Today, readers, I am going to expose myself to public embarrassment for the common good.
Yesterday morning dawned sunny but unusually cool at my house, and I went out early to take care of a few tasks.
Geared up, I rode the two blocks from my house to Main Street and turned right, pulling out from the stop sign just like I've done any other day. But his wasn't any other day. For one thing, it was the morning after a cold night. Second, I had just put a brand new rear tire on my Kawasaki Versys the evening before. Do I know how that combination of cold pavement and a slick new tire can be dangerous? Of course I do.
But knowledge does you no good if you don't use it.
Instead of thinking about the new tire and the cold pavement, I was thinking ahead to the places I was going and things I needed to get done. So when I rolled on the throttle as usual, I got a most unusual response. The end whipped around and tossed me to the ground. Classic high-side. Is it even possible to high-side at 10 mph? I'm here to tell you it is.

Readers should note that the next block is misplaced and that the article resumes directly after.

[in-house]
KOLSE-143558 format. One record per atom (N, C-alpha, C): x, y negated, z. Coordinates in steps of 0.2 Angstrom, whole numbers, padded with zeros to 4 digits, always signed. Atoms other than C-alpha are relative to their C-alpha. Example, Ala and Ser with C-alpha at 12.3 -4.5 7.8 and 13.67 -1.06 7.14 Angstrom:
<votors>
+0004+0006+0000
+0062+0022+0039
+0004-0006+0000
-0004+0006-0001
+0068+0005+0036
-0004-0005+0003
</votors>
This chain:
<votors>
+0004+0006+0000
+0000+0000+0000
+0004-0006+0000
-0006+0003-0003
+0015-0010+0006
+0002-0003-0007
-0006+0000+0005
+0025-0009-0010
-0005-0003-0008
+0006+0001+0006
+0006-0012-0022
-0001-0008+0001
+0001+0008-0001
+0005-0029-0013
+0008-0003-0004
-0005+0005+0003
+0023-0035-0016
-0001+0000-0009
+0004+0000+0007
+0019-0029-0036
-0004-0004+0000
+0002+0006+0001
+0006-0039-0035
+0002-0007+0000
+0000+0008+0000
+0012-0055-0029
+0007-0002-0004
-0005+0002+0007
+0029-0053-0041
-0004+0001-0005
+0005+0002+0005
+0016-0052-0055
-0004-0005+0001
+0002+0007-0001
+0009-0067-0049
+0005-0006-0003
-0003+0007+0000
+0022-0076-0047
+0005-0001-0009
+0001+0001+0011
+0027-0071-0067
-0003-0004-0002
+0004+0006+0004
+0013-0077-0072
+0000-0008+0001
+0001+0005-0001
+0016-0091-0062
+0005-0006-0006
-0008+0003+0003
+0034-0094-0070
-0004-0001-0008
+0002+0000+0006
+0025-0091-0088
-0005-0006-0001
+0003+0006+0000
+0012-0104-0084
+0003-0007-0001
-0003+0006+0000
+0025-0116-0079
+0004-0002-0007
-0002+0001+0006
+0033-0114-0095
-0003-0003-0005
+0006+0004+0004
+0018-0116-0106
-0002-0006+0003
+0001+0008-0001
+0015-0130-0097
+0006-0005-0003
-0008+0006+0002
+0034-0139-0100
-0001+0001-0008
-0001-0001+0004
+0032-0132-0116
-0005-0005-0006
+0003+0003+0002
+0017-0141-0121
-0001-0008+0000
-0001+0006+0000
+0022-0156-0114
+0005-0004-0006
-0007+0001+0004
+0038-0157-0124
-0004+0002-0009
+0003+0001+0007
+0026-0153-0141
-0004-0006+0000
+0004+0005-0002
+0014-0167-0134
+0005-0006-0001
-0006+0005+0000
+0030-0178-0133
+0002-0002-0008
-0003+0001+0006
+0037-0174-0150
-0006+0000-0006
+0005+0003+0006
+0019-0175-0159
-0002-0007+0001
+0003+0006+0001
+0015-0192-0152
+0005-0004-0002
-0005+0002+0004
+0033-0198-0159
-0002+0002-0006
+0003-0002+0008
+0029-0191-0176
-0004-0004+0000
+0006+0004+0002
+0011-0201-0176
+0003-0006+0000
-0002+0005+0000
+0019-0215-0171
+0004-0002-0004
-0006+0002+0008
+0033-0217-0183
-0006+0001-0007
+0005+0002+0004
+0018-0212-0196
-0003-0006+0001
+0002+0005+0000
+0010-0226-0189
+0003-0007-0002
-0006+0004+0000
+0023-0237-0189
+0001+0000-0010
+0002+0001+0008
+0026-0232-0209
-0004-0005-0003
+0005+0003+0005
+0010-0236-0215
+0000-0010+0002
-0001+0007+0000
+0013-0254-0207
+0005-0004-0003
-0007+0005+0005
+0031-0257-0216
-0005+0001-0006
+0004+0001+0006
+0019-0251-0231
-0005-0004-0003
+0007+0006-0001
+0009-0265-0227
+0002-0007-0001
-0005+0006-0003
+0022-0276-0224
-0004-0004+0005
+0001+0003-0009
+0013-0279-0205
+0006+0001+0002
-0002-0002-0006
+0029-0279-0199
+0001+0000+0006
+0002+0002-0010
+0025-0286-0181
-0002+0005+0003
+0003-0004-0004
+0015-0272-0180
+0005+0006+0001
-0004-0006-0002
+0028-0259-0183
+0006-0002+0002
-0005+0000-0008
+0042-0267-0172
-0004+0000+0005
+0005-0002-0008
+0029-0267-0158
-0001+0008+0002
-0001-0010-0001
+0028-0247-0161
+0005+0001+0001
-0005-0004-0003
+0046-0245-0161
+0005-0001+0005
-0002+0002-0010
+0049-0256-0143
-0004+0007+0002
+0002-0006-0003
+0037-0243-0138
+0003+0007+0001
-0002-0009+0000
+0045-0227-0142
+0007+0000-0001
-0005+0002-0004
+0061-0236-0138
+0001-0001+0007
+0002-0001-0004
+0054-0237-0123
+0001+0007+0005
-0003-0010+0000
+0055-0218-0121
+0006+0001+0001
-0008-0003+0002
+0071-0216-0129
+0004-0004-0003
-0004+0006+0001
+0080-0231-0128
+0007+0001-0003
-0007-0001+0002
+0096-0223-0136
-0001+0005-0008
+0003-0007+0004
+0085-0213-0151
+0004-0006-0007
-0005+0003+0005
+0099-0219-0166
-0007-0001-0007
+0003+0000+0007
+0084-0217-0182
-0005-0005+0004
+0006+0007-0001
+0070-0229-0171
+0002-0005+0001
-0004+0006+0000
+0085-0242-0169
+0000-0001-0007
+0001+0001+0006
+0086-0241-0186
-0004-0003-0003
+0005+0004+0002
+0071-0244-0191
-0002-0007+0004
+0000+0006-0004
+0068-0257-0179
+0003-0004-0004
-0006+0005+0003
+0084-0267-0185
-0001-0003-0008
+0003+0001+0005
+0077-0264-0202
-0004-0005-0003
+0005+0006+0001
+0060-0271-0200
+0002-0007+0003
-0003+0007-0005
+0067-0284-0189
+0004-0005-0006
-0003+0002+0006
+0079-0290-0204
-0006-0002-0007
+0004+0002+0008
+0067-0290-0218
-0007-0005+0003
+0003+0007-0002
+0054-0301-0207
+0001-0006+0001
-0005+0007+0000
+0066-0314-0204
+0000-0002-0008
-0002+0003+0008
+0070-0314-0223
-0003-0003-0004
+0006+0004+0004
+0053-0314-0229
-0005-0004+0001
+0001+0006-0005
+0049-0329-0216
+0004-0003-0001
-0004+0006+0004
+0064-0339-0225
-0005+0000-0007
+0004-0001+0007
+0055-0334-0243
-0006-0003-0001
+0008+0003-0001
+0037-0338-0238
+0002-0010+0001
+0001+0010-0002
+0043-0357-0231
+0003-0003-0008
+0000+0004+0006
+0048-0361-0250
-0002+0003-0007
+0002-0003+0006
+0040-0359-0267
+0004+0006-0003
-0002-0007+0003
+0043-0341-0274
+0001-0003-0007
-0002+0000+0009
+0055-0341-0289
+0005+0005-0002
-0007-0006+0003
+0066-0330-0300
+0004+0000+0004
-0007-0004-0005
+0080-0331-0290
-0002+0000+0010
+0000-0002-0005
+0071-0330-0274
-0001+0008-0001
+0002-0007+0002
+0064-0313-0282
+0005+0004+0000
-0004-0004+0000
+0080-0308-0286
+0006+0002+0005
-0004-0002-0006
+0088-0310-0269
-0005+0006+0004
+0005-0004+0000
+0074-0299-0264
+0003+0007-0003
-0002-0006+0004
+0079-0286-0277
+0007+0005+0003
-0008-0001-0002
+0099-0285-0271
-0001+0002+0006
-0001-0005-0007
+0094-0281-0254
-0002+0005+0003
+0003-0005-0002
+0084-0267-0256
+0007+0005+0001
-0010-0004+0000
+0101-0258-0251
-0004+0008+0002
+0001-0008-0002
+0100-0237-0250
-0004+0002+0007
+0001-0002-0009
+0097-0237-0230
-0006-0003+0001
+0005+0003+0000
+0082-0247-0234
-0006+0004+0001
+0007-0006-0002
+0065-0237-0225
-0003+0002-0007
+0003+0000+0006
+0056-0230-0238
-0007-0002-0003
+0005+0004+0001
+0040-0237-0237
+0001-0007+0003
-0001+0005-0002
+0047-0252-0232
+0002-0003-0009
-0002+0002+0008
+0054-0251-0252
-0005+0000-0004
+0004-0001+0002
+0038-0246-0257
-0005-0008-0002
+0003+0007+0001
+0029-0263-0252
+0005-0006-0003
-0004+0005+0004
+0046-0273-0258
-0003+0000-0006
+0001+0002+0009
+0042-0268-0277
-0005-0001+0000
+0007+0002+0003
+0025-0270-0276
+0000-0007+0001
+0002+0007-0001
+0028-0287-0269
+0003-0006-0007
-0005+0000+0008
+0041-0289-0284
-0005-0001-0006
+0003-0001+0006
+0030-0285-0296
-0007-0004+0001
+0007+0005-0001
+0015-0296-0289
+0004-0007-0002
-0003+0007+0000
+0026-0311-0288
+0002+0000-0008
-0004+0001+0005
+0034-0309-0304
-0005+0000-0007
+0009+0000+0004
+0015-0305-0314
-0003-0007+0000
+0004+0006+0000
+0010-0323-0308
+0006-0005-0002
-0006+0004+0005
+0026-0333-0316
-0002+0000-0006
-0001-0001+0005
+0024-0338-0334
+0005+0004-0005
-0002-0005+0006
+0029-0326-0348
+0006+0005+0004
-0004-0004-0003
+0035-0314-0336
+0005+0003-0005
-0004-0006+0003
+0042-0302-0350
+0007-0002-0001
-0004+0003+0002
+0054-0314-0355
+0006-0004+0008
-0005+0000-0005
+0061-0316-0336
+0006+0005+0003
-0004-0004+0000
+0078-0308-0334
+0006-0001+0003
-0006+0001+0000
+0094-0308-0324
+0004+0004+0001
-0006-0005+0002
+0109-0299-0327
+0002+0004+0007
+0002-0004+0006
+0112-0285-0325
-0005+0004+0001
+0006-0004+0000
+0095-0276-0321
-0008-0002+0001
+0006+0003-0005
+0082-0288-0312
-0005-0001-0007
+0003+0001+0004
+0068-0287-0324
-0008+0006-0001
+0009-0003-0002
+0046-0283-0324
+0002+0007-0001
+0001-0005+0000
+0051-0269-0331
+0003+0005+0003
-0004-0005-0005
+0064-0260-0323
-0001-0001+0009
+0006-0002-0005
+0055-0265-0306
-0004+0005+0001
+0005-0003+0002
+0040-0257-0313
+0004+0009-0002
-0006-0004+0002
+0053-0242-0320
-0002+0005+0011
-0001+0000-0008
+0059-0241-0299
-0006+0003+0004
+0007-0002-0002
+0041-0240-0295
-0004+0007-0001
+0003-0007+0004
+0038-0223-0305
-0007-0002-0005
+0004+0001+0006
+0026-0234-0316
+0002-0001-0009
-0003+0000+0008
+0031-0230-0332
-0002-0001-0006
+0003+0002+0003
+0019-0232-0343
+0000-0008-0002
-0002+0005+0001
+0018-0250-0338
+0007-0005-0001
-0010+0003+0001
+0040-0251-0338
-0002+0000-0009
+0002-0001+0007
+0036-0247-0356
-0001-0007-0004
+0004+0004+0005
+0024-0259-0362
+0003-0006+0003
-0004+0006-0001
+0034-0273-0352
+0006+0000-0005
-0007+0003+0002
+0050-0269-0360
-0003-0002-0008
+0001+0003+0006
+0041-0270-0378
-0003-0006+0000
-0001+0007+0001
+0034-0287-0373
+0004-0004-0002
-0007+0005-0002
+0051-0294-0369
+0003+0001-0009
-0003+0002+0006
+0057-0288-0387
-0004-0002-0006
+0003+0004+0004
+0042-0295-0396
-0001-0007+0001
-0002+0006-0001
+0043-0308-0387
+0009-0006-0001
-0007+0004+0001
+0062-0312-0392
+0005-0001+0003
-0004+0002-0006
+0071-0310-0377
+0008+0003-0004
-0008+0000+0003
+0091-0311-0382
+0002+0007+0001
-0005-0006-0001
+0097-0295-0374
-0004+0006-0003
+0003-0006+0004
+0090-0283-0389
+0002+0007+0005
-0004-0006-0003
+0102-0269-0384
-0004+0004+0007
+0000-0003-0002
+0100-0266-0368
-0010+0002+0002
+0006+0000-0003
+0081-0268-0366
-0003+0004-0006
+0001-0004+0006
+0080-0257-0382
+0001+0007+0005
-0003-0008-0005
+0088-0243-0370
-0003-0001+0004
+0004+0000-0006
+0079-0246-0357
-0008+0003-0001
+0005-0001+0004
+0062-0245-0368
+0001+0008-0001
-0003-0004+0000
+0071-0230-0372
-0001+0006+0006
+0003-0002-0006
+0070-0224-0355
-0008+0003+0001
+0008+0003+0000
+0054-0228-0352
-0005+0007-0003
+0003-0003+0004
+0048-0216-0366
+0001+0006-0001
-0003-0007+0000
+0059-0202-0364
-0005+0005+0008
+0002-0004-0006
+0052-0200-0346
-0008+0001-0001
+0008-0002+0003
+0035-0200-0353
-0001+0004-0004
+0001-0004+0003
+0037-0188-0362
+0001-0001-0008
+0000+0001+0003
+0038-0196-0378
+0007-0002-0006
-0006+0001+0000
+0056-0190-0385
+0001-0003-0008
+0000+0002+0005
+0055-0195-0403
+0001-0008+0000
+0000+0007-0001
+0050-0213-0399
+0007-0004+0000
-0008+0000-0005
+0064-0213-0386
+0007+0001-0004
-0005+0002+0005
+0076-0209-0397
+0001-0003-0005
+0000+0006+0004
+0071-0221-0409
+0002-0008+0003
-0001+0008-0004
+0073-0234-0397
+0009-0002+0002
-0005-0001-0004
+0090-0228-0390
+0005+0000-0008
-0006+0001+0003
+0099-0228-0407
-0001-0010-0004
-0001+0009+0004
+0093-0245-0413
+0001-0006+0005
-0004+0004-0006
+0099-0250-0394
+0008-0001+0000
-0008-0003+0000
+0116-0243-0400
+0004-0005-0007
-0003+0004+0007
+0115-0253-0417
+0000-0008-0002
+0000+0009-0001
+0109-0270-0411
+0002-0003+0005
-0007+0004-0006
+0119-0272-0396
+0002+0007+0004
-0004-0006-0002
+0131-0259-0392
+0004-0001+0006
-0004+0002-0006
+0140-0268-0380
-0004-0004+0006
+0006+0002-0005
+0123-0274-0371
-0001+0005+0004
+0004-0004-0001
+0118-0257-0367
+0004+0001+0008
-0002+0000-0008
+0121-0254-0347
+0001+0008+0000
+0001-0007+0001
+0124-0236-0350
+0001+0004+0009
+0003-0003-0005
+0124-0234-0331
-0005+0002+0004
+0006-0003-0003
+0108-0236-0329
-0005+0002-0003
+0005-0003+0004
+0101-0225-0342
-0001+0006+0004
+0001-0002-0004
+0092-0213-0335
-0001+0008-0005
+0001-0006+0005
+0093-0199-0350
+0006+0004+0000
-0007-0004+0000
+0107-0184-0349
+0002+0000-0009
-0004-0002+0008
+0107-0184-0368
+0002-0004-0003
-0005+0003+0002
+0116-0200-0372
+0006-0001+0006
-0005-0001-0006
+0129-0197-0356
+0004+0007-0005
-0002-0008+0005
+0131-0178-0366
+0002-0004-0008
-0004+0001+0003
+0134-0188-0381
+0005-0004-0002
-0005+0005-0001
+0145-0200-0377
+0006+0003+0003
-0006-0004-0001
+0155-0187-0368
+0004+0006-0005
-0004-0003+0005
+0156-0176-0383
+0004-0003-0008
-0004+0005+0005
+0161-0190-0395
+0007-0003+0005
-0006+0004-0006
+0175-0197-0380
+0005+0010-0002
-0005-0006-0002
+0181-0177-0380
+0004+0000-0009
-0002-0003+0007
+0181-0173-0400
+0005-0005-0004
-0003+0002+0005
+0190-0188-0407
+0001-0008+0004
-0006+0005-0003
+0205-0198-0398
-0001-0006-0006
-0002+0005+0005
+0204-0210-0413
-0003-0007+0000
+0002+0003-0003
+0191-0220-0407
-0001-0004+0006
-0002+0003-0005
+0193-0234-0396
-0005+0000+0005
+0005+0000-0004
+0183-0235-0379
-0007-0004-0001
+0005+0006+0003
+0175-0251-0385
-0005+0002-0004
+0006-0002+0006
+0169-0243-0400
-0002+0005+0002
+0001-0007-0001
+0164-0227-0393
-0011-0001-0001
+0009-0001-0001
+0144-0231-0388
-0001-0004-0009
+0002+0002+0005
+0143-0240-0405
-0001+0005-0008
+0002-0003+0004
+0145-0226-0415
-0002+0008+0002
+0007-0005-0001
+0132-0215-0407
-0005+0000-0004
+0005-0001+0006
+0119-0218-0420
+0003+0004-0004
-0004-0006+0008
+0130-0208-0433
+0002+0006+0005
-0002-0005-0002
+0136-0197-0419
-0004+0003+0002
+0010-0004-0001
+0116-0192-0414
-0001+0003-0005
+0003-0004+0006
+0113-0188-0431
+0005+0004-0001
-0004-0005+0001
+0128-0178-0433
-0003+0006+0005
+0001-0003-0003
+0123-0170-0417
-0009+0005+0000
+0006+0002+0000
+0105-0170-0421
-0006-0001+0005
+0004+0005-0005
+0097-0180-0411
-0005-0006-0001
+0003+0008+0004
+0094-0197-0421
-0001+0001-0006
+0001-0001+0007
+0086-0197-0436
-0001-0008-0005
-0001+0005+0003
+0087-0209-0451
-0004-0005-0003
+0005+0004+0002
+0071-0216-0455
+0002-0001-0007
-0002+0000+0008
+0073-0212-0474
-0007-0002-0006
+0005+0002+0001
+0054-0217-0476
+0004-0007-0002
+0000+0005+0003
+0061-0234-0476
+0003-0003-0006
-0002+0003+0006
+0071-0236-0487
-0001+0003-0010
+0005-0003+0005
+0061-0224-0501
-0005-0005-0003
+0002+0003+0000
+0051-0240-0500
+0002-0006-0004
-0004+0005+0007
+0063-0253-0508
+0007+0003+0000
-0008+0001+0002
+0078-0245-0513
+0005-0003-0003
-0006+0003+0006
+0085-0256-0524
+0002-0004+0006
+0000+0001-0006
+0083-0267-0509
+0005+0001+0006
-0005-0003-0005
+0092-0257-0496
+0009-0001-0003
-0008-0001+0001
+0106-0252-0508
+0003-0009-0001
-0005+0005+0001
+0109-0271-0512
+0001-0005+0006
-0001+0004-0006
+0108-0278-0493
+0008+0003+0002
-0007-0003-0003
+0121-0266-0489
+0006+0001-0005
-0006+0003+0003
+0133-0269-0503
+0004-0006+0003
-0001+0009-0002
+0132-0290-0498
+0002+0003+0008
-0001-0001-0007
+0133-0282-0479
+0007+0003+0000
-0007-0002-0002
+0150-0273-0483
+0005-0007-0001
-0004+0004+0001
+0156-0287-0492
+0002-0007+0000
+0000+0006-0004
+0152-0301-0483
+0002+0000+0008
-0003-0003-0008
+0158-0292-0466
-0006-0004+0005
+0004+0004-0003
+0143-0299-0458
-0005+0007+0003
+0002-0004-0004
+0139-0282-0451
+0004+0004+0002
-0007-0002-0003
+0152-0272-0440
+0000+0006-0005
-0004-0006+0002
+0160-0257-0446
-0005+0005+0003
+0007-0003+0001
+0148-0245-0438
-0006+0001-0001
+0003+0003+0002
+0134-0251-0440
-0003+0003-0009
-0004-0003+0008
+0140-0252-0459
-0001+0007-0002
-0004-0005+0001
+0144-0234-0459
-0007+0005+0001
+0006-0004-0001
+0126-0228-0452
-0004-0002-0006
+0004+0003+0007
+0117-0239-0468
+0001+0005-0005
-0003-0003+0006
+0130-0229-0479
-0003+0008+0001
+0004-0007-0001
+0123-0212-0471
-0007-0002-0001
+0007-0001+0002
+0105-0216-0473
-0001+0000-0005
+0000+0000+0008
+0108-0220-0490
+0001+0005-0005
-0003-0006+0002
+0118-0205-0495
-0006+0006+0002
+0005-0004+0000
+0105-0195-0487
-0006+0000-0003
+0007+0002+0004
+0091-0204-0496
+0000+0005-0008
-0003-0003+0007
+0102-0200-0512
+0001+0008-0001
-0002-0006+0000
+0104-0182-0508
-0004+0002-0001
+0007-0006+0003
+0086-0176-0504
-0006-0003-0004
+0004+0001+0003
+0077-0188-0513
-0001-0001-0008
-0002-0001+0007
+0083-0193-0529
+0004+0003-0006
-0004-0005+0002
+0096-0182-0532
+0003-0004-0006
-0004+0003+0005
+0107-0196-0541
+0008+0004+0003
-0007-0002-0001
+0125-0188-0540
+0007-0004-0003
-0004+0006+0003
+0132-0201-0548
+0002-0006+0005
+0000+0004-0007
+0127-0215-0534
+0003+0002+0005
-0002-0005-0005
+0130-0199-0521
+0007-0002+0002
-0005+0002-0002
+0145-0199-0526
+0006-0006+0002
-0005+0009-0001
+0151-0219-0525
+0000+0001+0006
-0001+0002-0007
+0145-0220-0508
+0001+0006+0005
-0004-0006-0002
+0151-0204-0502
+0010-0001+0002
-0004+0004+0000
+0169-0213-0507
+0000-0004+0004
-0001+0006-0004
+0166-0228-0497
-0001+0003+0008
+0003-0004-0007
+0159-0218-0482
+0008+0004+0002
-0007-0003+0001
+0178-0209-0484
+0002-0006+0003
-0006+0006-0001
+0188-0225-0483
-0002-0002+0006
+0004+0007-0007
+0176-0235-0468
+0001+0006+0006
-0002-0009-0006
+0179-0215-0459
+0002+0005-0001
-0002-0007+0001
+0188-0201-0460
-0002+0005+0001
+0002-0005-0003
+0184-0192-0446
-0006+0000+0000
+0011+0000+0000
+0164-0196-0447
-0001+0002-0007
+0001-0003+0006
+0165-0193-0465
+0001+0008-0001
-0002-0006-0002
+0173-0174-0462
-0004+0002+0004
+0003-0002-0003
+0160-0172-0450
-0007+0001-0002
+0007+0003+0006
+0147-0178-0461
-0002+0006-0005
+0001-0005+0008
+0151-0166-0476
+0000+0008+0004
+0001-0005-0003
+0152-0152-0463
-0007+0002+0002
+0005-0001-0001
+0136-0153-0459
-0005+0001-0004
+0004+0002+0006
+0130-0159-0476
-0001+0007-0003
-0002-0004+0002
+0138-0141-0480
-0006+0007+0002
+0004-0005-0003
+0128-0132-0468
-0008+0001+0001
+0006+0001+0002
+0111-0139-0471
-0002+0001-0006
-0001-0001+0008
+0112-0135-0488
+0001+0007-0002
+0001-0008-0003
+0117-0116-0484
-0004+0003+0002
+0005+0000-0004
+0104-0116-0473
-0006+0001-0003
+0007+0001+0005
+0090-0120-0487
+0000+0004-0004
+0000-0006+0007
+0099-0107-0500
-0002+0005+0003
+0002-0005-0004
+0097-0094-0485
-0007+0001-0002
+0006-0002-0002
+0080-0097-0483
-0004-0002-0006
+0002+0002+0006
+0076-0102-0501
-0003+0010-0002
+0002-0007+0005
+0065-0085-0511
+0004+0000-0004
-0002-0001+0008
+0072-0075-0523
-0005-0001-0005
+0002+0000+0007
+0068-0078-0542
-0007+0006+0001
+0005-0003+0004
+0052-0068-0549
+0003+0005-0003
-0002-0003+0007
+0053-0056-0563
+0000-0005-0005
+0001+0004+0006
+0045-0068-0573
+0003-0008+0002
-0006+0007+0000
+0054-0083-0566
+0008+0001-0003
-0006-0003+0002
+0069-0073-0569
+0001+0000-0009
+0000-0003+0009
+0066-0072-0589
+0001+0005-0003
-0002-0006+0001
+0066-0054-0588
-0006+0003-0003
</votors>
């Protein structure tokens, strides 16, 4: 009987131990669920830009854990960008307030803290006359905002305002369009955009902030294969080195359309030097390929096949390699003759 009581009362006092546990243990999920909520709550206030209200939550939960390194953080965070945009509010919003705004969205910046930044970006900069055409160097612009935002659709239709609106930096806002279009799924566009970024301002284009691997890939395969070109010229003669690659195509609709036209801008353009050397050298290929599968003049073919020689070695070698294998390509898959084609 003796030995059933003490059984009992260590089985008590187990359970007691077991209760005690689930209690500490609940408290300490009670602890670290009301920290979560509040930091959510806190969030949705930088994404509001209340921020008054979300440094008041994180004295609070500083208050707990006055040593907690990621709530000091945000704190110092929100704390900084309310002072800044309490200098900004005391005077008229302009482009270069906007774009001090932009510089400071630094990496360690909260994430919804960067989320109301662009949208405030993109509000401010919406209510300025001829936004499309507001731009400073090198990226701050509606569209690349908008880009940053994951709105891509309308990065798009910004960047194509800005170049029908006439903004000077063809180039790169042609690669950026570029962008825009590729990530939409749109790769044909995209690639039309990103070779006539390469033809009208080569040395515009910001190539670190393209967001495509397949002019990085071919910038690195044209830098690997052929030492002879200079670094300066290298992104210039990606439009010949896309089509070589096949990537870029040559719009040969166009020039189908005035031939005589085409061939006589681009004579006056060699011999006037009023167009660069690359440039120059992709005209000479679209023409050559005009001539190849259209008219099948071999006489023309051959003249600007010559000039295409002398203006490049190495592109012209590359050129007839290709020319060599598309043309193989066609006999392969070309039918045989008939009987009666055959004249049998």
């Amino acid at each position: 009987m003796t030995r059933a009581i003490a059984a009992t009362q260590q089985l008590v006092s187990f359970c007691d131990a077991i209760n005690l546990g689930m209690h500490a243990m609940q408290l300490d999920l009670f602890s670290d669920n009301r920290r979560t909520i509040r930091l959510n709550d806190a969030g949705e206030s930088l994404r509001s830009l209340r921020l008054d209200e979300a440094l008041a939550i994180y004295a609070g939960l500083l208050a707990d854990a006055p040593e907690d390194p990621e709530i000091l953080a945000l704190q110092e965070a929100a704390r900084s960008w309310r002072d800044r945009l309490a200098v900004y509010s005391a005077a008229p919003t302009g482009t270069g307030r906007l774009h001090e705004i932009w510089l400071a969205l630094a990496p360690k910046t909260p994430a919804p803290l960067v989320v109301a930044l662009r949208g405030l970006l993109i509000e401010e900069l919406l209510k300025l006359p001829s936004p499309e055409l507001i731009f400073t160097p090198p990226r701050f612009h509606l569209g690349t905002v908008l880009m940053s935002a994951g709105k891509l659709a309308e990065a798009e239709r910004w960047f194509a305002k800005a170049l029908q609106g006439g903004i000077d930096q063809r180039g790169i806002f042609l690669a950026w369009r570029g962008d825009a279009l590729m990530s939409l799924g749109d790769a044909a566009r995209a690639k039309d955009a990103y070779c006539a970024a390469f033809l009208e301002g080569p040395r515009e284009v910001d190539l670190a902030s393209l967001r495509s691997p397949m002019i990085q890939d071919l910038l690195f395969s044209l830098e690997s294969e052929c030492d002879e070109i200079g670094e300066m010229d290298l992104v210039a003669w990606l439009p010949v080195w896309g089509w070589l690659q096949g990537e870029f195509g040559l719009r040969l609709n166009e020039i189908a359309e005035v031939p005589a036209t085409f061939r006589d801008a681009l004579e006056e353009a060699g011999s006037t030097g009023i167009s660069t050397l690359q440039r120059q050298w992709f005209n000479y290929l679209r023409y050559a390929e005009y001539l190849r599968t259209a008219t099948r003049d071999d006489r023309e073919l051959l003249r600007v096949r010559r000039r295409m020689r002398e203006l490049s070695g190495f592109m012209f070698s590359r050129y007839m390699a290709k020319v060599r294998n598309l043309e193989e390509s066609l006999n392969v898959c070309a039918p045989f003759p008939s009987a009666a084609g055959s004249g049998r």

The gear did its job, so no damage to me. A friendly guy leaving the Starbucks across the street ran over and helped me pick up the bike. I shoved it into a parking lot and assessed the damage, which wasn't too much, due to the low speed. A few scratches. The most significant damage was the mounting plate for the left footpeg, which snapped in two. I was able to shift the bike into gear with my hand and ride the two blocks back home with my left leg dangling in the air, looking and feeling like the idiot I was.
Why am I even telling you this? We regularly write about riding skills here at Common Tread, and I'm gratified by the positive response we get to those articles. It's one of the things that really makes me appreciate you, our audience. At times, it may seem we're going on too much about those topics. My stupid rookie mistake (by someone who is supposed to be way past rookie stage) shows why we do that.
There's no such thing as giving ourselves too many reminders to engage our brains and use what we know before we engage first gear. There's no time when it's OK to tune out and drop our awareness while riding.
For me, lesson relearned, at about the lowest cost possible for a high-side. If it serves as a reminder for you, at the cost of free, that's even better.